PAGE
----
Mountain communities in the HKH are already facing water stress because of various societal and environmental changes. Growing mountain towns and cities are unable to meet the increasing demand for water, and solutions fit for the plains may not work for the hills and mountains. It is clear that water security for urbanizing hills and mountains needs urgent attention.
Communities in the middle hills depend heavily on springs for their daily needs and there is increasing concern that many of these are drying up and discharging less water. A recent ICIMOD study in Kavre District, in Nepal’s middle hills, shows that about 15%–30% of springs have dried up within the last decade. Similar trends are reported from other HKH countries. In some countries like Bhutan, water scarcity has caused local communities to migrate seasonally or permanently. Climatic changes, including extreme weather events, are likely to aggravate such mountain-specific issues, making water availability more scarce and unpredictable. Water-related hazards such as floods and droughts are also likely to increase.
ICIMOD is committed to providing solutions to water-related issues in the HKH in the context of climate change. We work on two fronts to reduce the impact of climate change and enable mountain communities to better adapt to these changes. First, ICIMOD generates interdisciplinary knowledge about climate change science in mountain environments. Second, we work on co-developing and upscaling solutions to enhance water supply and demand management across multiple scales of landscapes and river basins. Our work on springshed management provides gender-responsive tools and approaches to revive springs and ensure better and more equitable access to water supply facilities for different community groups. Flood early warning systems (both local and regional) are being implemented at a local level across the HKH countries and have proven successful in reducing the impact of floods. In the transboundary Koshi basin, communities from both Nepal and India have together established a flood early warning system, with the upstream country (Nepal) providing crucial flood information to Indian villages downstream. ICIMOD is also facilitating a consortium of Himalayan universities for collaborative research and capacity building on mountain-specific topics, including climate change and water.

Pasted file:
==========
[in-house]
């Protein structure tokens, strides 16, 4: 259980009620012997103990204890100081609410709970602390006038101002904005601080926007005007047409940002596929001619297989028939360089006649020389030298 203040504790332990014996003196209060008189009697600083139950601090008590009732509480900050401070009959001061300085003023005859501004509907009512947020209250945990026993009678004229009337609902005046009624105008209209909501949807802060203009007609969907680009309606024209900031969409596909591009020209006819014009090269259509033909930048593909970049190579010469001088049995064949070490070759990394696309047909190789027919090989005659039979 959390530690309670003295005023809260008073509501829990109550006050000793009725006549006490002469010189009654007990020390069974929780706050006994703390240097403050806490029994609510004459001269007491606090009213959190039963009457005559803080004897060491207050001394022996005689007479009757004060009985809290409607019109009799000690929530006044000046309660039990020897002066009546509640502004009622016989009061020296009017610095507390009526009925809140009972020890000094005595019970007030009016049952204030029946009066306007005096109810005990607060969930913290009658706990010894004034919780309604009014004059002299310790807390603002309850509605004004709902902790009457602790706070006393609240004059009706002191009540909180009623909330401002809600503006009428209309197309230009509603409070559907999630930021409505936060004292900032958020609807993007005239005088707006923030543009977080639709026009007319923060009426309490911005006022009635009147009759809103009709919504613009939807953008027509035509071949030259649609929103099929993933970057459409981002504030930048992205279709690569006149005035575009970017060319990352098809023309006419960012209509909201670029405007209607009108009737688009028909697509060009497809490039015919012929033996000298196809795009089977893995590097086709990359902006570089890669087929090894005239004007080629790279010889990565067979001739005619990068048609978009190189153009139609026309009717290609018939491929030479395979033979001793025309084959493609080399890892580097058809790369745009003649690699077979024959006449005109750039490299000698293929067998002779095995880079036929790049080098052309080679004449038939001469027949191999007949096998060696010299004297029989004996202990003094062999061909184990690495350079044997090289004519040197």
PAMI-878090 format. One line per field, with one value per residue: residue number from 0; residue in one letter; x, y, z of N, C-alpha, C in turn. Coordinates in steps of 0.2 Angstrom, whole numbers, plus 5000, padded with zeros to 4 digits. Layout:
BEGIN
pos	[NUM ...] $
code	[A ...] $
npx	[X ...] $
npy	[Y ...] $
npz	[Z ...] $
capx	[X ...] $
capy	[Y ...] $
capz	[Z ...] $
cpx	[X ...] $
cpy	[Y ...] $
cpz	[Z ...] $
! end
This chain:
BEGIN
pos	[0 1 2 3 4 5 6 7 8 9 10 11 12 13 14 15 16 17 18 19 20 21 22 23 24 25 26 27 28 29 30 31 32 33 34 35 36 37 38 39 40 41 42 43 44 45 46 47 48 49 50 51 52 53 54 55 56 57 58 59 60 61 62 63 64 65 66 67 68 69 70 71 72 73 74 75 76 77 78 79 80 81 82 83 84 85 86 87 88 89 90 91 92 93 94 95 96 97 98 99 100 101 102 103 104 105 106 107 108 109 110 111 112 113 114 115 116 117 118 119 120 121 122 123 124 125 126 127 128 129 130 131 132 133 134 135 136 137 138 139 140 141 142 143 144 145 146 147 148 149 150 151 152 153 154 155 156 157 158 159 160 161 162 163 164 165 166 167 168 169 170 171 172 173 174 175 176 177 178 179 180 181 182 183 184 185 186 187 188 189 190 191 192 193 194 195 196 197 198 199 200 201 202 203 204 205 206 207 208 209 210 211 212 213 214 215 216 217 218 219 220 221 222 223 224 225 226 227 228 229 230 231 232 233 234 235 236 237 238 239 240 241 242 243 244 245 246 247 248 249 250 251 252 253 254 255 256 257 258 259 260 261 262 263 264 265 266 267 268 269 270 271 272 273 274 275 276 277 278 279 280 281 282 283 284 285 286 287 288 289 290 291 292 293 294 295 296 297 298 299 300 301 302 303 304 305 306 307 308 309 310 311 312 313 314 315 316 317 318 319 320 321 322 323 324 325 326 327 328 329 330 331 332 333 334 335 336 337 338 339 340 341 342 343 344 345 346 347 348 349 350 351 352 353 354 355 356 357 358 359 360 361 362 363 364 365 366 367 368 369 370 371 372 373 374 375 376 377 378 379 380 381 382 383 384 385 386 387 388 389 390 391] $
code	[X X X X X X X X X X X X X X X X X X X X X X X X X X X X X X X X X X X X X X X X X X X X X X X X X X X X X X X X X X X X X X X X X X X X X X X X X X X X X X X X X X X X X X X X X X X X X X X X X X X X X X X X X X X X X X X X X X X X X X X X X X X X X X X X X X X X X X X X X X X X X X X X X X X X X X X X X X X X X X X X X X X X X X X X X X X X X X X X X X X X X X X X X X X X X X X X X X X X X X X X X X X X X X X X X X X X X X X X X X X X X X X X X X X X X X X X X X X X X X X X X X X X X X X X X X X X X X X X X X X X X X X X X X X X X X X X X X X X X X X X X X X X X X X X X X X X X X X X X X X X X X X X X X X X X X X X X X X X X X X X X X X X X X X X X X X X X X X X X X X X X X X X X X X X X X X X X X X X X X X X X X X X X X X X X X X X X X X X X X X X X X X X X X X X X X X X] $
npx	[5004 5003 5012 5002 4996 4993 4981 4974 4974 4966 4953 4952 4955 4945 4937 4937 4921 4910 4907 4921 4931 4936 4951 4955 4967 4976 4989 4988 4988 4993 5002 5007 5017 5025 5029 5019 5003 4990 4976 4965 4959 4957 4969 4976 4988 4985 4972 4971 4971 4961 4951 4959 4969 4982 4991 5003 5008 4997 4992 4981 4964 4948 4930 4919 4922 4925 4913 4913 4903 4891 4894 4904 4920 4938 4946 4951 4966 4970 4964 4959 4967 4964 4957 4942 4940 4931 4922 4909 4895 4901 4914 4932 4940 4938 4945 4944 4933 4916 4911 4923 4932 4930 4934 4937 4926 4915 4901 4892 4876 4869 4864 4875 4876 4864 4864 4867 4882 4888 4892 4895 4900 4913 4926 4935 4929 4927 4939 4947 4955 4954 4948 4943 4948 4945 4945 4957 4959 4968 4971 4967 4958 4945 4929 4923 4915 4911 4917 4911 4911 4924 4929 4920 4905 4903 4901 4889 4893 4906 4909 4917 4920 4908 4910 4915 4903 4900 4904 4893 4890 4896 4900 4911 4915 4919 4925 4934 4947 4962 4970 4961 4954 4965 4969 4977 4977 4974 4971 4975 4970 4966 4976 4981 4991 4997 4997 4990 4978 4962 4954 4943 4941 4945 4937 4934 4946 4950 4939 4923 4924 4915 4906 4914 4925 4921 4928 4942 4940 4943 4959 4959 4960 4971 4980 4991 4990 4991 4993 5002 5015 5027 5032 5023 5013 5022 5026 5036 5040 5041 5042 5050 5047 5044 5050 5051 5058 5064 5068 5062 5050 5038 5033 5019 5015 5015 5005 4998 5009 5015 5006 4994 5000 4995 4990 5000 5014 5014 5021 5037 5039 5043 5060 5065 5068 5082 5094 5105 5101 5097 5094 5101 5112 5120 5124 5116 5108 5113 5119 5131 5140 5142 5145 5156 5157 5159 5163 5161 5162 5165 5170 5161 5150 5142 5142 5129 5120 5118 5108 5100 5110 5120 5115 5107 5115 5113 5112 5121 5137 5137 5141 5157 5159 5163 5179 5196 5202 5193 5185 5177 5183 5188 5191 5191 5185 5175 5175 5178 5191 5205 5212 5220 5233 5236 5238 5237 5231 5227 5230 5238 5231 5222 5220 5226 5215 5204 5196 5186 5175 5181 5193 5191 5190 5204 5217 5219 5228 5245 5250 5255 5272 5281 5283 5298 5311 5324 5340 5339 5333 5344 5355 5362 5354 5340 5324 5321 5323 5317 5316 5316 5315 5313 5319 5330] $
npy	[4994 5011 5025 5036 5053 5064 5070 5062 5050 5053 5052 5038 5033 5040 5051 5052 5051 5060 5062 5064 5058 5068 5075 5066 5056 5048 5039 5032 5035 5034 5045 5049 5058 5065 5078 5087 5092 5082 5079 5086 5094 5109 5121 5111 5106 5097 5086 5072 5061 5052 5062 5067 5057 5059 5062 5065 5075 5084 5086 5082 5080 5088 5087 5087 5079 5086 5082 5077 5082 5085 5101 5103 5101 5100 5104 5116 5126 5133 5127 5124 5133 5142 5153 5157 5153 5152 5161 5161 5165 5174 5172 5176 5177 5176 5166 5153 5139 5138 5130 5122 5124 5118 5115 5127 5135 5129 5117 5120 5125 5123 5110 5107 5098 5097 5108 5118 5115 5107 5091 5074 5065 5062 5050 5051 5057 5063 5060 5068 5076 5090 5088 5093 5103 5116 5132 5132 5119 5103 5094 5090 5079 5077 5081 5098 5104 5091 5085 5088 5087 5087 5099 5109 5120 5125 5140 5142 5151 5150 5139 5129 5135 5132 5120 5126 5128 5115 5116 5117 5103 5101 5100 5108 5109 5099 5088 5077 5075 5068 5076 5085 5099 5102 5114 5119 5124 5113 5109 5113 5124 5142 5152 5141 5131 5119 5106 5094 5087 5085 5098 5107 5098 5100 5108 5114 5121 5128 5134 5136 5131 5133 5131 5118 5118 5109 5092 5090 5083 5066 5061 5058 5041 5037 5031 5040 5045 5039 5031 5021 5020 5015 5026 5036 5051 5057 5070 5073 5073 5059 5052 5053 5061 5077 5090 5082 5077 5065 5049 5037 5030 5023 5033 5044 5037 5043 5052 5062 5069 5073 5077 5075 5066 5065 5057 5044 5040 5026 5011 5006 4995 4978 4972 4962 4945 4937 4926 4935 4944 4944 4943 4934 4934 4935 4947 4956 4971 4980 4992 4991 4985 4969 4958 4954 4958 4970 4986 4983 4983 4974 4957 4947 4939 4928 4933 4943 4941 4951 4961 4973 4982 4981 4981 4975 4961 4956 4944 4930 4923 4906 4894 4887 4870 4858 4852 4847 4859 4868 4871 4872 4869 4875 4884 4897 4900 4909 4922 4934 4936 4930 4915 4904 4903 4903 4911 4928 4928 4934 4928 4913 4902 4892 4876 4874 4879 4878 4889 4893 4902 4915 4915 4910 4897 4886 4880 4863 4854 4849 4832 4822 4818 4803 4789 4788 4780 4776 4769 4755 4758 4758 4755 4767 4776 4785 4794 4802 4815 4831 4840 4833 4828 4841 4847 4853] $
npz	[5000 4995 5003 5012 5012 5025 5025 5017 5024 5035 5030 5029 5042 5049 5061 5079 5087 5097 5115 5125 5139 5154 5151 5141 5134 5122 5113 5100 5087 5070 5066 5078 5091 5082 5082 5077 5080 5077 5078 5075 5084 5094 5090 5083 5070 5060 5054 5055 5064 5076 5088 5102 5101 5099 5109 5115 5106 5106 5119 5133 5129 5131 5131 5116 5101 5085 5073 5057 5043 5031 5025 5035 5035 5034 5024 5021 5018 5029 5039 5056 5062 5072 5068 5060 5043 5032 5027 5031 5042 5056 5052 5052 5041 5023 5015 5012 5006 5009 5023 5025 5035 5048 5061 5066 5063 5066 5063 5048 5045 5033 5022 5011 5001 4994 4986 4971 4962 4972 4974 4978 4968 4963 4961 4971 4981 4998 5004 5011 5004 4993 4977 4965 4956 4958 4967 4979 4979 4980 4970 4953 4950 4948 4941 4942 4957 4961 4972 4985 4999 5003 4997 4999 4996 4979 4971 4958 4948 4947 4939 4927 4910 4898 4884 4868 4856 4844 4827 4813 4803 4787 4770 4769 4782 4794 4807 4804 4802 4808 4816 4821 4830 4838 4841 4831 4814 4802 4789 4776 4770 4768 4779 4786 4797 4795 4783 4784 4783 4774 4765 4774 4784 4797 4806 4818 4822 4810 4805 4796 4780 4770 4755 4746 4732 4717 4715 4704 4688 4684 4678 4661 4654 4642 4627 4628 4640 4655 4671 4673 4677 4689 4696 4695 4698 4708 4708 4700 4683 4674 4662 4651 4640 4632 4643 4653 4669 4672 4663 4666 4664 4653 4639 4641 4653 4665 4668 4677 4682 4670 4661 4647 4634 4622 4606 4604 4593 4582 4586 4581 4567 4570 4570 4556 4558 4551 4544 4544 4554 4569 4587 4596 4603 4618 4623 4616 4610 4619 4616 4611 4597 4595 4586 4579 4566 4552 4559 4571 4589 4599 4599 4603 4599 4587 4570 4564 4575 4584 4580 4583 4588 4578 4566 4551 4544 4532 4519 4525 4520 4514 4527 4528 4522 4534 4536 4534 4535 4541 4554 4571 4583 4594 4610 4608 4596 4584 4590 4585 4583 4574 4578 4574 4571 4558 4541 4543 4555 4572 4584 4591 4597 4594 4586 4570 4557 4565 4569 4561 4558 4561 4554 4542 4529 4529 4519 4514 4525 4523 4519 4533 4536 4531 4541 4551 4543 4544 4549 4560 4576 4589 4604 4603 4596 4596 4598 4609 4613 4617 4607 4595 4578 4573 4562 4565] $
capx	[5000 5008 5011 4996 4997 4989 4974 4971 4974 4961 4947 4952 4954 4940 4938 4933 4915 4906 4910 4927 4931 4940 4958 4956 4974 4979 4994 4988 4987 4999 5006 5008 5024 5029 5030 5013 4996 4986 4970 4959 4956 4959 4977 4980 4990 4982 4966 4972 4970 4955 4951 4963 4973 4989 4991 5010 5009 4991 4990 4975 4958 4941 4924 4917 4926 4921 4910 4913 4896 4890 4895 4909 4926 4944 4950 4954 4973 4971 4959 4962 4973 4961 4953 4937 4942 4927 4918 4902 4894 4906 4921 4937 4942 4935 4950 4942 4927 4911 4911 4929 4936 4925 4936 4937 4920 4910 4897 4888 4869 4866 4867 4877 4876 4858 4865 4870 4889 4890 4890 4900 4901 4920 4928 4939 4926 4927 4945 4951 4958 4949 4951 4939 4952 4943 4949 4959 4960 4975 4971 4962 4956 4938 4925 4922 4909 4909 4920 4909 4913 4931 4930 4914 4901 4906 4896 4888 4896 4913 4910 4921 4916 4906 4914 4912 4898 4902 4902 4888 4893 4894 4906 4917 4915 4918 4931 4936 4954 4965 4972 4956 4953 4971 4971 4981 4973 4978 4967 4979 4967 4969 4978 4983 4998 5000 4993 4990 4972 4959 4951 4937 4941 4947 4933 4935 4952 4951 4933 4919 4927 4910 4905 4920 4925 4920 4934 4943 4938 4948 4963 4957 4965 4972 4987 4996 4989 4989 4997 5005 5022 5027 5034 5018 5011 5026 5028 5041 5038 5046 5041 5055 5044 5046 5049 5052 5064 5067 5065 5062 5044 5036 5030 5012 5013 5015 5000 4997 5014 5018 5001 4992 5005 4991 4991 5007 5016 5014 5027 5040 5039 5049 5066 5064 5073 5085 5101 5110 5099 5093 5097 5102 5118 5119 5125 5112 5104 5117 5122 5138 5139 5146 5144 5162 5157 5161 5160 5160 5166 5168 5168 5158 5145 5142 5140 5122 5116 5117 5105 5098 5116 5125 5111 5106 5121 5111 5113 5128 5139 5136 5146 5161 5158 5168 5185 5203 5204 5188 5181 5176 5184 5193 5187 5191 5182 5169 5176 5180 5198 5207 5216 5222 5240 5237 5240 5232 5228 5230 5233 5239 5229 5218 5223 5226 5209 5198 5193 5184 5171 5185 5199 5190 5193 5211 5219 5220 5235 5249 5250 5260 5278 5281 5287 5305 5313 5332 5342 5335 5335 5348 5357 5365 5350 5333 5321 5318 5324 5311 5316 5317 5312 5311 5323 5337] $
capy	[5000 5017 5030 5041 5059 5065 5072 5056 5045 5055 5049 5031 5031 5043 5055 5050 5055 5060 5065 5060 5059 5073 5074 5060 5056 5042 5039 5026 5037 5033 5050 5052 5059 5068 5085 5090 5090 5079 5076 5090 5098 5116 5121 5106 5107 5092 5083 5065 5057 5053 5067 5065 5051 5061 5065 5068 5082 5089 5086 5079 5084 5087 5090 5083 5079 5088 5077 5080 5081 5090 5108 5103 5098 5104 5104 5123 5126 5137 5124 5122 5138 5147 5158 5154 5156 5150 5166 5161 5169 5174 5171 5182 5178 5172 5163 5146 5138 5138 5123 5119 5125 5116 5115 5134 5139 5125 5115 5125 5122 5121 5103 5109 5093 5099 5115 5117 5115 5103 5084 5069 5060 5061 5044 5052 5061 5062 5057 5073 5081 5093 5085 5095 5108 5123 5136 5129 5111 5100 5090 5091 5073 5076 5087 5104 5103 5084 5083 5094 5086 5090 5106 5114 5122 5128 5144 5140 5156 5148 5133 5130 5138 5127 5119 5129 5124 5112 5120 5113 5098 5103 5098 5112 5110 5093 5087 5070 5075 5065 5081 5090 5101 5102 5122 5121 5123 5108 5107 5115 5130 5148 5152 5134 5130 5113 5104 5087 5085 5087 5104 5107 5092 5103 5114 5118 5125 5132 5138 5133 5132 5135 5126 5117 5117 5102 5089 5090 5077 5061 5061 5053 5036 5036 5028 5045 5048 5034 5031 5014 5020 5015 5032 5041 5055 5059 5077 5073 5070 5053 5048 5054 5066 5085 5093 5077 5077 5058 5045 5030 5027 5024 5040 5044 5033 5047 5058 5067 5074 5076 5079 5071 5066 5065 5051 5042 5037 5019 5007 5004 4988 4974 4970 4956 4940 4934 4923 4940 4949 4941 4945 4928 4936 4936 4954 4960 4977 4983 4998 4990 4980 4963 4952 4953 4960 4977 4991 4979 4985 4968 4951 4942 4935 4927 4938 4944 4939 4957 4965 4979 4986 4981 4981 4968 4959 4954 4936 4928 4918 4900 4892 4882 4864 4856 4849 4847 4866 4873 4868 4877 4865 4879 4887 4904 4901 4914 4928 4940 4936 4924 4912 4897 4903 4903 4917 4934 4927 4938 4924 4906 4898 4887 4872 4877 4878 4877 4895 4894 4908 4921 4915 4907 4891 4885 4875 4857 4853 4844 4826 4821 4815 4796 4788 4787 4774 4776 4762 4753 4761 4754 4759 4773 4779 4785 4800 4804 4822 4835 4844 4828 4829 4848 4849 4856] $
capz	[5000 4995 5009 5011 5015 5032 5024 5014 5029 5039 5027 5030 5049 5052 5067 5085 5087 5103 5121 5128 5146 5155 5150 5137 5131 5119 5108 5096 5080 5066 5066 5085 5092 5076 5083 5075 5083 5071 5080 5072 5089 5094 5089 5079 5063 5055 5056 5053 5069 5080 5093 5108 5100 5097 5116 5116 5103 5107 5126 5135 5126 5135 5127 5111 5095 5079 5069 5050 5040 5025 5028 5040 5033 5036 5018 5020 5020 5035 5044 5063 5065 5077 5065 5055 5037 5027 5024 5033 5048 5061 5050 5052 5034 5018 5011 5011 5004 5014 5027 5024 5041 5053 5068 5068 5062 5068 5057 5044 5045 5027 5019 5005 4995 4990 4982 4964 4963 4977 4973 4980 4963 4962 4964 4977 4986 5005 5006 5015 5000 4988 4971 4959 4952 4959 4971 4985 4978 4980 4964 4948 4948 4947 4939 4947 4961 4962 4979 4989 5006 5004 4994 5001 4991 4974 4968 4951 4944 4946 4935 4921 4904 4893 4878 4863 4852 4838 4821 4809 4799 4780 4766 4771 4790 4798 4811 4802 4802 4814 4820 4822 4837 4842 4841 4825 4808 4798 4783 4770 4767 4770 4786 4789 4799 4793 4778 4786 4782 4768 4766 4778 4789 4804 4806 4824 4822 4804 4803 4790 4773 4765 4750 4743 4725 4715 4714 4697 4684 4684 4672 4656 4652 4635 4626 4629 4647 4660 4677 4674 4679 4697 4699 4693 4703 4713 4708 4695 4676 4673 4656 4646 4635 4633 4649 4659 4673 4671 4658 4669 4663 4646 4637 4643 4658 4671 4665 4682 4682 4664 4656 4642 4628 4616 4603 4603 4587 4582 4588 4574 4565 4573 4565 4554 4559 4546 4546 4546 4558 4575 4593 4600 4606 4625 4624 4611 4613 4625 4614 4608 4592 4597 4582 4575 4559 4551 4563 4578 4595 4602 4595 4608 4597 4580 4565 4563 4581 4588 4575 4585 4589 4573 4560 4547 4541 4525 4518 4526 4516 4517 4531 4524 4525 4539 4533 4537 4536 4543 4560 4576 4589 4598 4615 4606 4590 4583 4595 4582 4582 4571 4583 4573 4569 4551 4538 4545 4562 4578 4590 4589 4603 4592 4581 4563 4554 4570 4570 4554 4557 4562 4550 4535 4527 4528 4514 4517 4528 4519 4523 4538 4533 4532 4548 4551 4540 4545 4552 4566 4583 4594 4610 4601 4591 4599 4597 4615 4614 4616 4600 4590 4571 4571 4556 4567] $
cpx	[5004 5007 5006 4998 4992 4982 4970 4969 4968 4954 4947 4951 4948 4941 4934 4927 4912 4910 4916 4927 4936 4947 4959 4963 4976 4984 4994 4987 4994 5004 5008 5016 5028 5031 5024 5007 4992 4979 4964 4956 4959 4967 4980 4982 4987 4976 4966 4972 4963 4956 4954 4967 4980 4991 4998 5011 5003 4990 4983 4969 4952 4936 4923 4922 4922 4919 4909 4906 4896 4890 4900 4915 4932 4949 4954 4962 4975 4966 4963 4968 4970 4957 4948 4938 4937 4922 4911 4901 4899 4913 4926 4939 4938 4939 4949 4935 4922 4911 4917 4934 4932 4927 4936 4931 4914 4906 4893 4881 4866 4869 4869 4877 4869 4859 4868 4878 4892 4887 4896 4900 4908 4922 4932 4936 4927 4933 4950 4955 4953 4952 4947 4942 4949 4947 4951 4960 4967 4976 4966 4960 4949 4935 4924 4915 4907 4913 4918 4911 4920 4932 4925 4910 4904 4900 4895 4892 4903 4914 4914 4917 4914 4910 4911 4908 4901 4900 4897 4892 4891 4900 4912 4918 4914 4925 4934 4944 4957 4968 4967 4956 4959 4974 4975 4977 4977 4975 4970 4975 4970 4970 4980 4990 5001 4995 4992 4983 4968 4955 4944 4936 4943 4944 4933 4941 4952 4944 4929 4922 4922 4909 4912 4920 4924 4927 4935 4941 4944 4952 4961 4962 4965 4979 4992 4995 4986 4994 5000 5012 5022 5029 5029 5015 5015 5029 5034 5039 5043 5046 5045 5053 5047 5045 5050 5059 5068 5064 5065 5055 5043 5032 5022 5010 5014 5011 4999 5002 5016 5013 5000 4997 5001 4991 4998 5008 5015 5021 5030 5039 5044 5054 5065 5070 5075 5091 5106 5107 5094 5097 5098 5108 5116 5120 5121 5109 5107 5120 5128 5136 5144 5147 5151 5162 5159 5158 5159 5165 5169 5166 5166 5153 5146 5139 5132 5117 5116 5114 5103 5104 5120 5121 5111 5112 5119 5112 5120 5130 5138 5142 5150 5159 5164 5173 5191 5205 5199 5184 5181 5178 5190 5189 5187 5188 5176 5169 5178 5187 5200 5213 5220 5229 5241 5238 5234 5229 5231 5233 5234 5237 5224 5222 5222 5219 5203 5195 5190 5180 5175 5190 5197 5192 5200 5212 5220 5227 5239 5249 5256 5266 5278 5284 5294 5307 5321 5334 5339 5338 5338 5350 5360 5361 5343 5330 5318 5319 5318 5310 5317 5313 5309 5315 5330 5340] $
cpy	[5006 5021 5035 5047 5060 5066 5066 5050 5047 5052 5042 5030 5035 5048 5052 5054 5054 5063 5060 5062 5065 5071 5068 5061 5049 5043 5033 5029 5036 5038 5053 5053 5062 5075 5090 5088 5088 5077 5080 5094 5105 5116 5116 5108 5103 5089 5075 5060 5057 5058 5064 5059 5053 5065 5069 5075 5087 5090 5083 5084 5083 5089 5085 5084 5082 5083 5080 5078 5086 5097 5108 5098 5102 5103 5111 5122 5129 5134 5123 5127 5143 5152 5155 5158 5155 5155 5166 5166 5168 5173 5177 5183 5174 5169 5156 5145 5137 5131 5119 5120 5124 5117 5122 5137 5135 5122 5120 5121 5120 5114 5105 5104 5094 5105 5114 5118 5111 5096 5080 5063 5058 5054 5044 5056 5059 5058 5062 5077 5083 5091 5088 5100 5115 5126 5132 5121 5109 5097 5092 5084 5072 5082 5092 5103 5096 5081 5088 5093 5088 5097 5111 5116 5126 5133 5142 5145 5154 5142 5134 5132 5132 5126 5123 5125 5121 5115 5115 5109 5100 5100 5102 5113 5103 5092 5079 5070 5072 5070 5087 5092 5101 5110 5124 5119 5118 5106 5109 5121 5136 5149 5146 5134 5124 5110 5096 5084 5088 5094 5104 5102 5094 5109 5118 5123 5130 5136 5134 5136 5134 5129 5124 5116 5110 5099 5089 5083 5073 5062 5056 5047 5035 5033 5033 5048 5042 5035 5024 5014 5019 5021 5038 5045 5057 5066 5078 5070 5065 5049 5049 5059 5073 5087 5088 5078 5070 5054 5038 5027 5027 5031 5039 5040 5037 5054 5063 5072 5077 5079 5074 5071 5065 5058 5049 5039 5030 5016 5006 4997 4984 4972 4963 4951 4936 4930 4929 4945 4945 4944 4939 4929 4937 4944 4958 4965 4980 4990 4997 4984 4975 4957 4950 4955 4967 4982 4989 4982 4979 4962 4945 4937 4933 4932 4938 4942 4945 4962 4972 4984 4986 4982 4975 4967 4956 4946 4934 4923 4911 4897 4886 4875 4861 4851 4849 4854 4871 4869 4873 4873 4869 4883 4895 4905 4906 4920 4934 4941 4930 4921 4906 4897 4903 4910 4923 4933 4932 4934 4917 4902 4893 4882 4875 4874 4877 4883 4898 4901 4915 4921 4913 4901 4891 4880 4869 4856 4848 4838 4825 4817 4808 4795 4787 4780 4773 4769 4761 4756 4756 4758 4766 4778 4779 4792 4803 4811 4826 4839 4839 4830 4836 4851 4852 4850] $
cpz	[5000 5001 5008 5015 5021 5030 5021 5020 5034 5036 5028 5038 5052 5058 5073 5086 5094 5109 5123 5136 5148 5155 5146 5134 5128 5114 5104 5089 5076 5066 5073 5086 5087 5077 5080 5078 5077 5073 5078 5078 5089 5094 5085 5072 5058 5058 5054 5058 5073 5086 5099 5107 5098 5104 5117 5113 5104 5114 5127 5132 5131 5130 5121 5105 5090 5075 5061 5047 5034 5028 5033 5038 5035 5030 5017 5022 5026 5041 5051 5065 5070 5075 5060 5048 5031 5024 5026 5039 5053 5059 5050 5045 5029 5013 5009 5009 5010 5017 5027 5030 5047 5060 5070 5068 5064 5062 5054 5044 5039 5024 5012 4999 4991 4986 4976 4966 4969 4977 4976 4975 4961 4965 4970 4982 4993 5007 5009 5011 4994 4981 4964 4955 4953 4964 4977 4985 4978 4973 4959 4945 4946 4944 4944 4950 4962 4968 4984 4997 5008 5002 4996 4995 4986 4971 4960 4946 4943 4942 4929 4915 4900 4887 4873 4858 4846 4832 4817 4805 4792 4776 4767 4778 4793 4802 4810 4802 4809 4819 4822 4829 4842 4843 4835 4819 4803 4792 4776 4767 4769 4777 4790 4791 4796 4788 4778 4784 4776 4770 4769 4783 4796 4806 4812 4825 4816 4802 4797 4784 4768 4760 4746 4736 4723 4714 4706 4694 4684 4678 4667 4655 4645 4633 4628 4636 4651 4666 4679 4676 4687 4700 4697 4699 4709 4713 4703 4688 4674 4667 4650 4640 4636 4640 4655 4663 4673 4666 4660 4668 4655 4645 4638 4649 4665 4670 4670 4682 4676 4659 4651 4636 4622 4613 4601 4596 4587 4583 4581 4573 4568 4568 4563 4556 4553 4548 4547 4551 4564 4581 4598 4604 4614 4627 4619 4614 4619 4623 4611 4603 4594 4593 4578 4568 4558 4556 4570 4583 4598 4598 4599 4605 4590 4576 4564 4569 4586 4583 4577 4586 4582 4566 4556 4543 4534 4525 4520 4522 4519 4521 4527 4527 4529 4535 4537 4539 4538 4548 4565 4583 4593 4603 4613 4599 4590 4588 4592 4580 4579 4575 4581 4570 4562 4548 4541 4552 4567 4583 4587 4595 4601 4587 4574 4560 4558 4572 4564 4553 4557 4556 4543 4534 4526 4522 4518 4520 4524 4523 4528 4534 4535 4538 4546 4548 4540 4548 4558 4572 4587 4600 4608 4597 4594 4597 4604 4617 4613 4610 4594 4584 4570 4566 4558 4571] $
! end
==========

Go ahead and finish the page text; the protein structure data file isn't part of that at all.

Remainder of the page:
As highlighted by this year’s theme for World Water Day, water and climate change are inextricably linked, so holistic solutions to water issues must be developed with all relevant stakeholders. It is time to act decisively to better understand the impact of climate change on water resources and related sectors from an upstream–downstream perspective. Such an understanding is crucial for designing adaptation and mitigation strategies for different sectors. Climate change impacts are transboundary, and solutions require transboundary cooperation. ICIMOD is committed to facilitating regional collaboration on climate change, water, and related impacts.
Our solutions must be community-led
and targeted at impacted communities, especially women and marginalized groups.
And everyone has a role to play in securing our water resources. We must combat
water-related issues – disasters, scarcity, pollution – and climate change
itself through community engagement and regional collaboration. We cannot
afford to wait.
With this thought, we wish you all a very happy World Water Day 2020.
David Molden and Santosh Nepal